Pupils give their verdict on ‘horrible’ school meals

20th April 2018 at 00:00
Affluent or poor, there’s no divide on the opinion that the lunches are ‘disgusting’

New research has found that Scottish pupils dislike eating in school and consider the lunches on offer to be “disgusting”. Meanwhile, previously unreported figures show that school meals are failing to meet nutritional standards half of the time. Here, we explore what’s going wrong.

What did the research find?

University of Hertfordshire academics explored differences in the lunchtime eating habits of pupils from advantaged and disadvantaged backgrounds – and it turns out that both groups share a dislike of school meals.

Researchers spoke to 600 pupils aged 13-15 in seven Scottish secondaries and found many disliked eating in school at lunchtime. They complained about queues, inadequate seating and social areas, as well as the quality of the food and drink, which they described as “unhealthy”, “disgusting” and “horrible”.

Were any differences identified in the habits of advantaged and disadvantaged pupils?

In the school serving the most affluent area, parents wielded more influence over the choices their children made and a “parental gaze guided young people’s selections at lunchtime”. Parents had a “direct line” to the kitchen supervisor and “a lot” called to check what their children had been buying.

In the other schools, parents who asked about lunch were “concerned with whether food or drink had been consumed, rather than what had been eaten”.

At the school serving the most advantaged area, pupils were encouraged to make the dining area their own and were allowed to bring in food bought outside of the school. But “young people attending the schools with lower SES [socioeconomic status] felt excluded from the school environment at lunchtime”, and kitchen staff “were frequently described negatively by pupils, who felt rushed and misunderstood”.

Pupils in the most-deprived schools were also pushed out of the dining hall during exam periods, because “the schools did not have sufficient space elsewhere to accommodate pupils taking exams”.

Scottish school meals have to adhere to strict nutritional standards, so can it really be true that they are unhealthy?

Information uncovered by Tes Scotland shows that when school meals are inspected, they fail to hit the correct standards almost half of the time. In 2014-15, 59 schools were inspected by a health and nutrition inspector; 28 fully met the required standards and 31 did not. In 2015-16, 57 schools were inspected; 29 fully met the standards, while 28 did not.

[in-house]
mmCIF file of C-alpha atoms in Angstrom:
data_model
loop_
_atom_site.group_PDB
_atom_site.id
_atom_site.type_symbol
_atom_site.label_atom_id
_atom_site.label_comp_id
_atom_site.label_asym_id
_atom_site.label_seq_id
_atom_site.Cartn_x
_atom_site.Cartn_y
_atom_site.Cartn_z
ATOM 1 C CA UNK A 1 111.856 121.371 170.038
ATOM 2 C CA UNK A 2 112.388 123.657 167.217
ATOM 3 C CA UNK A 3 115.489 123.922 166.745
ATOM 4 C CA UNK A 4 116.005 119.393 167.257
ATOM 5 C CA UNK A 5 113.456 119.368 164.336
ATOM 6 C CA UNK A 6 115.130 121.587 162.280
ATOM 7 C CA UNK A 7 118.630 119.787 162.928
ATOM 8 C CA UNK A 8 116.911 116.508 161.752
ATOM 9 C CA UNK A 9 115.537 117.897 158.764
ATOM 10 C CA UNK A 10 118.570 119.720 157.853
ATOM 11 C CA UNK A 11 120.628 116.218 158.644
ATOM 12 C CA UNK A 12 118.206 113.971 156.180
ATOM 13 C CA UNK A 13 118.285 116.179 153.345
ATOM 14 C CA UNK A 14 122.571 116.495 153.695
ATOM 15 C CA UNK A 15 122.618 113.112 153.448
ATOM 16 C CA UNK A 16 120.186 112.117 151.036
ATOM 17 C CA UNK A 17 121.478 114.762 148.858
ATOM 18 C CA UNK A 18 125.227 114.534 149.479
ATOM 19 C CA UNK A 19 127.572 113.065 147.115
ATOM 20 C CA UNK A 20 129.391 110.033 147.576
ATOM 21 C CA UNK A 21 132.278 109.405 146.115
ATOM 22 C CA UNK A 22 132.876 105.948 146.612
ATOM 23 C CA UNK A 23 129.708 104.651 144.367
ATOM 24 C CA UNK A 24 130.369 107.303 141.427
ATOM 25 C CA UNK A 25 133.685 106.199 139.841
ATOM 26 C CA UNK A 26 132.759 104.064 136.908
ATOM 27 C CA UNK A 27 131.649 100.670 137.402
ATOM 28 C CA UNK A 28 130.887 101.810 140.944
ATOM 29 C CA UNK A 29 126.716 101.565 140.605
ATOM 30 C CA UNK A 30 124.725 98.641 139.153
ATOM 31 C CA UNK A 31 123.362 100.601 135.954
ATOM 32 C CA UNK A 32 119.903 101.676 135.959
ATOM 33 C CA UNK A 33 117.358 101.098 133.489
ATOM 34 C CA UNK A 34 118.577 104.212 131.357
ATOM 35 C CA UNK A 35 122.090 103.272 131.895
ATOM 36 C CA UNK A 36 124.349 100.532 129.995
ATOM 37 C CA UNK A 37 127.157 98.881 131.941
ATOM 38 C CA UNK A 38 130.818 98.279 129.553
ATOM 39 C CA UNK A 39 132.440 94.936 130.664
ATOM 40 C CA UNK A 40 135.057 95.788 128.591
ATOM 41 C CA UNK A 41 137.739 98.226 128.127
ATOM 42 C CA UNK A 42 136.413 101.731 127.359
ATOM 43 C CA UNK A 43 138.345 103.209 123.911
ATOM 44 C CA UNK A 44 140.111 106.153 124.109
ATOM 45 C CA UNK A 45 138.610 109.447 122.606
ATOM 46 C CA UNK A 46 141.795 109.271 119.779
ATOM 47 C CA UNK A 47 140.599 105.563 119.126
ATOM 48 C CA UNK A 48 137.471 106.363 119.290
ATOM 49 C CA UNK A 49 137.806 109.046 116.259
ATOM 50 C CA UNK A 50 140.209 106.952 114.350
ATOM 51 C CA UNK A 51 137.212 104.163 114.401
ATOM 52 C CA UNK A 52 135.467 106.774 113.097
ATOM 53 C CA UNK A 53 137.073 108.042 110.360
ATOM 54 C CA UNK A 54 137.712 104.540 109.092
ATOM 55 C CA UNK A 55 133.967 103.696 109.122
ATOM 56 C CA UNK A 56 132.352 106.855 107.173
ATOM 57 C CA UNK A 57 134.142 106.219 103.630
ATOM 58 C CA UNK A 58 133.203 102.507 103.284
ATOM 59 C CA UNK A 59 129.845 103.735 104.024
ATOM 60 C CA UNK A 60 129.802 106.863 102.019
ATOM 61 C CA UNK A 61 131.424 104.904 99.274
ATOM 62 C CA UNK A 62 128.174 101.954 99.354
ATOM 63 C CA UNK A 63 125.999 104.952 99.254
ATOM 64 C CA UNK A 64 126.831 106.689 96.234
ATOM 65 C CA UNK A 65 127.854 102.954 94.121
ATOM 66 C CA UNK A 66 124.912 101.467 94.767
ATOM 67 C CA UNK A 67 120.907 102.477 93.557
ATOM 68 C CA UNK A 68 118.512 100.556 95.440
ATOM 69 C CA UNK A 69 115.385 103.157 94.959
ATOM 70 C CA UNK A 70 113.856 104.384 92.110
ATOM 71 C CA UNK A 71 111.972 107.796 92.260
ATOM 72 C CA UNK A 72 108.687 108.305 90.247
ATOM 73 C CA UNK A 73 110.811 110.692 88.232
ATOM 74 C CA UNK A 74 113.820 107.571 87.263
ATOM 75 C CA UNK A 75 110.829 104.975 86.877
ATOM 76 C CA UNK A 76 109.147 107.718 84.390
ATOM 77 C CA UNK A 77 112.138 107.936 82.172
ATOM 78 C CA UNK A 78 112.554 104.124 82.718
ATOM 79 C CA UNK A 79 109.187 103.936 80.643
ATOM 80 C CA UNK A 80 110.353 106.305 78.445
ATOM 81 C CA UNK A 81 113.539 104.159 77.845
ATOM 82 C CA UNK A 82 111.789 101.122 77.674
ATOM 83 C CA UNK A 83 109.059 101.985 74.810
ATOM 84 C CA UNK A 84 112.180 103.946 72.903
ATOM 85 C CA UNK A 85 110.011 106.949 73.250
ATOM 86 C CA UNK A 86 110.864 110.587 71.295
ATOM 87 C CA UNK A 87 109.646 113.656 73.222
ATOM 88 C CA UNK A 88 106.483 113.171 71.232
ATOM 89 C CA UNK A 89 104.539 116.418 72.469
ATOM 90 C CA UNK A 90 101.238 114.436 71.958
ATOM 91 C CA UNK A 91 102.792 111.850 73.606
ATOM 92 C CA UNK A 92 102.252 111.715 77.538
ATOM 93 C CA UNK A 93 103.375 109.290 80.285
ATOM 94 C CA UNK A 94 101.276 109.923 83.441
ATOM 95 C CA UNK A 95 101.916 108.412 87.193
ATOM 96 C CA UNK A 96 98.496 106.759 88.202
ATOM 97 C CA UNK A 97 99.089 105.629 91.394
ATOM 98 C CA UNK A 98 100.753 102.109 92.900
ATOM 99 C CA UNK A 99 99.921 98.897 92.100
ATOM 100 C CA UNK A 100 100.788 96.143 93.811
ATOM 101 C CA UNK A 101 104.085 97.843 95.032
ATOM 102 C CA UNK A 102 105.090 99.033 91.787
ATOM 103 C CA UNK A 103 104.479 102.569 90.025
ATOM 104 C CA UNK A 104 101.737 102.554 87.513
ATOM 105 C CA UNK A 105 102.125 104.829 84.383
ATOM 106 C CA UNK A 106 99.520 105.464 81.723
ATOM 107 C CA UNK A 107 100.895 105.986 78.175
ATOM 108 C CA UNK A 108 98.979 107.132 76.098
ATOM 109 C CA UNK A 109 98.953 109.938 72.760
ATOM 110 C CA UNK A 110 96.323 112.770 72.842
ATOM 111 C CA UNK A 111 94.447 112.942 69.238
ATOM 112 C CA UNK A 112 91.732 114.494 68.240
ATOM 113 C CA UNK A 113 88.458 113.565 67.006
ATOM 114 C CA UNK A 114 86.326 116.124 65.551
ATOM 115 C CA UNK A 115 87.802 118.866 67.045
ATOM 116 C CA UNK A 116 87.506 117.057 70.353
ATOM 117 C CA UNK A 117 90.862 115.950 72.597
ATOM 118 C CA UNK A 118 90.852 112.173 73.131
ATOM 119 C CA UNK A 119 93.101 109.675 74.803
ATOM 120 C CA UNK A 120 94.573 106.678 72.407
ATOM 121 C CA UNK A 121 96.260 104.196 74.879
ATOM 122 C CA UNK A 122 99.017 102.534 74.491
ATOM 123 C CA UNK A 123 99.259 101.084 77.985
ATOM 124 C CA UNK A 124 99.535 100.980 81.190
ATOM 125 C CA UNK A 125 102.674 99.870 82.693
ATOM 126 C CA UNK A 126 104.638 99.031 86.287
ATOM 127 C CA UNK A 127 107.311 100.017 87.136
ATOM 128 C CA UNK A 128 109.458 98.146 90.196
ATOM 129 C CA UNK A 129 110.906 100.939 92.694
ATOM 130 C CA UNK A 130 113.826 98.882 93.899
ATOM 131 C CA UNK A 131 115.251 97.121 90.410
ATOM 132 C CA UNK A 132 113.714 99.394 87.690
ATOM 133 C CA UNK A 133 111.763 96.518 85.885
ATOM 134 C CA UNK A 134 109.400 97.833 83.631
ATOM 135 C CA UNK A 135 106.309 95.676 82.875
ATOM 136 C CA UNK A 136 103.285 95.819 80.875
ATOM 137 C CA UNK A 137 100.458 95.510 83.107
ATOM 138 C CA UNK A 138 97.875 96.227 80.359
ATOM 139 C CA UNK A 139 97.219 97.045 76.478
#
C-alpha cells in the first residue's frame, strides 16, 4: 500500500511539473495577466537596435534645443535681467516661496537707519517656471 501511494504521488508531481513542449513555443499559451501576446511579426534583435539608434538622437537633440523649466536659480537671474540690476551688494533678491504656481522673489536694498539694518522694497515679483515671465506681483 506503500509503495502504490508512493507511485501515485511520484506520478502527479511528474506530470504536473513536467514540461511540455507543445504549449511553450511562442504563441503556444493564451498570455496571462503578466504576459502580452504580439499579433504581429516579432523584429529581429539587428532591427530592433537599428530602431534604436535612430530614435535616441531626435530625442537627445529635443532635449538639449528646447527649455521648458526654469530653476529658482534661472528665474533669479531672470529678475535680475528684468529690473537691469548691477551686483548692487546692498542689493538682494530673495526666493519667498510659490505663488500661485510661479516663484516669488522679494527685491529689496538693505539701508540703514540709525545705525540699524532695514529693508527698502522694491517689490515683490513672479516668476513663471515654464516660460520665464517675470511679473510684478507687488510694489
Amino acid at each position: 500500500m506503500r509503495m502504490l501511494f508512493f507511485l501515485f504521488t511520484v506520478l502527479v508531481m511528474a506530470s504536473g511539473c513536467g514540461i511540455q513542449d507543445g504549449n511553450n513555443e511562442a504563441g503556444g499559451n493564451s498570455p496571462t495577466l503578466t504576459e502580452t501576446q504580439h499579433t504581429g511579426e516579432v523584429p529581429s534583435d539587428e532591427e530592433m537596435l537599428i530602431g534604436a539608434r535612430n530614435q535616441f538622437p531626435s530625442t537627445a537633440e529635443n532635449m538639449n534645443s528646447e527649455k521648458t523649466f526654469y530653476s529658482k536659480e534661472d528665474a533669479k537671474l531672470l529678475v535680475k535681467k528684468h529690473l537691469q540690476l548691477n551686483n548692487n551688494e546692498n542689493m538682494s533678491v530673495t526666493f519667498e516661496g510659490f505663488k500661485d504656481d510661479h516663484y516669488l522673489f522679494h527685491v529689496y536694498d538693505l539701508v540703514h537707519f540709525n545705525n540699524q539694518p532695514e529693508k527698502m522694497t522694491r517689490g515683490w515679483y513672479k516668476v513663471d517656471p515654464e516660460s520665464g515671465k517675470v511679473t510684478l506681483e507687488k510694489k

So, lots of schools are flouting the rules?

Not necessarily. When a school is deemed to be falling short, it could point to a more serious breach, such as a deficit of the nutritional standards – for instance, too much sodium or too little fibre or carbohydrate over the course of a week.

But it could also indicate that the school is doing something that would be easy to rectify, such as using the wrong kind of margarine, serving full-fat rather than semi-skimmed milk, or offering flavoured water that is not permitted despite being sugar-free.

What’s the uptake of school meals?

In Scottish primaries, 65 per cent of pupils take a school meal; 44 per cent do so in secondaries. In recent years, the figures for primary have improved because of the introduction of universal free school meals in P1-3. In Glasgow, plans are underway to extend universal free meals into P4; North Lanarkshire plans to provide free meals to disadvantaged pupils, 365 days a year, to tackle “holiday hunger”.

What is the government’s response?

It says it is in the process of reviewing school meals, and that experts from Food Standards Scotland, NHS Health Scotland and Education Scotland have examined the nutritional standards and made recommendations.

A government spokeswoman says: “We are considering views from targeted stakeholders and will launch a formal consultation on the final recommendations in spring 2018.”

Did the researchers come up with solutions?

University of Hertfordshire professor of food and public health Wendy Wills wants teenagers to be treated as “customers” at lunchtime, to expect more attractive eating areas and have a greater influence on menus.


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